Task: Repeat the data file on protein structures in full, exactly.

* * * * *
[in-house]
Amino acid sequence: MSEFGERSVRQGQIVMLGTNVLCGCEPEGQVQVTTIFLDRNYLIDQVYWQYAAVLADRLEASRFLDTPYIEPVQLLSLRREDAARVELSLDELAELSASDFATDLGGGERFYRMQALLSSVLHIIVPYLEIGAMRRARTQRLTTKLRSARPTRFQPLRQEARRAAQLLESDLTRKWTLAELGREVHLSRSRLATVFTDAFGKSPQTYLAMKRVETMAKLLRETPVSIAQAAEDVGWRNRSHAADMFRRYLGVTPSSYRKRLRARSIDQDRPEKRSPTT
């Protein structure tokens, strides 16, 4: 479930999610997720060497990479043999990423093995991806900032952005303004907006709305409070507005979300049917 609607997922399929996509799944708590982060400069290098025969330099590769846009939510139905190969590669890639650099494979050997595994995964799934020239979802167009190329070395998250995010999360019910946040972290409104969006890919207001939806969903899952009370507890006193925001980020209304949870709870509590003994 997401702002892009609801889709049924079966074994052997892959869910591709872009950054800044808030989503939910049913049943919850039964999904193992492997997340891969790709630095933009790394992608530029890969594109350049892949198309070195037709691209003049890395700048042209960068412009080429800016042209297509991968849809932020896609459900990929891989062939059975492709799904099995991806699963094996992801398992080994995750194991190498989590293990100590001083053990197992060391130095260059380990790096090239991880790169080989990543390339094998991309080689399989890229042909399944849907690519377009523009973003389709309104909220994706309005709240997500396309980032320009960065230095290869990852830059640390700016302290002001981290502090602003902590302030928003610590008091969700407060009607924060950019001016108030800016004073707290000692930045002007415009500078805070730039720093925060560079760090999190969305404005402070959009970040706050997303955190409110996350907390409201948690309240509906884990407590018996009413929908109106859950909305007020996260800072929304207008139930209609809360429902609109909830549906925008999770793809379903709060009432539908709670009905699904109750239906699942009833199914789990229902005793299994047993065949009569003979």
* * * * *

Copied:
[in-house]
Amino acid sequence: MSEFGERSVRQGQIVMLGTNVLCGCEPEGQVQVTTIFLDRNYLIDQVYWQYAAVLADRLEASRFLDTPYIEPVQLLSLRREDAARVELSLDELAELSASDFATDLGGGERFYRMQALLSSVLHIIVPYLEIGAMRRARTQRLTTKLRSARPTRFQPLRQEARRAAQLLESDLTRKWTLAELGREVHLSRSRLATVFTDAFGKSPQTYLAMKRVETMAKLLRETPVSIAQAAEDVGWRNRSHAADMFRRYLGVTPSSYRKRLRARSIDQDRPEKRSPTT
């Protein structure tokens, strides 16, 4: 479930999610997720060497990479043999990423093995991806900032952005303004907006709305409070507005979300049917 609607997922399929996509799944708590982060400069290098025969330099590769846009939510139905190969590669890639650099494979050997595994995964799934020239979802167009190329070395998250995010999360019910946040972290409104969006890919207001939806969903899952009370507890006193925001980020209304949870709870509590003994 997401702002892009609801889709049924079966074994052997892959869910591709872009950054800044808030989503939910049913049943919850039964999904193992492997997340891969790709630095933009790394992608530029890969594109350049892949198309070195037709691209003049890395700048042209960068412009080429800016042209297509991968849809932020896609459900990929891989062939059975492709799904099995991806699963094996992801398992080994995750194991190498989590293990100590001083053990197992060391130095260059380990790096090239991880790169080989990543390339094998991309080689399989890229042909399944849907690519377009523009973003389709309104909220994706309005709240997500396309980032320009960065230095290869990852830059640390700016302290002001981290502090602003902590302030928003610590008091969700407060009607924060950019001016108030800016004073707290000692930045002007415009500078805070730039720093925060560079760090999190969305404005402070959009970040706050997303955190409110996350907390409201948690309240509906884990407590018996009413929908109106859950909305007020996260800072929304207008139930209609809360429902609109909830549906925008999770793809379903709060009432539908709670009905699904109750239906699942009833199914789990229902005793299994047993065949009569003979």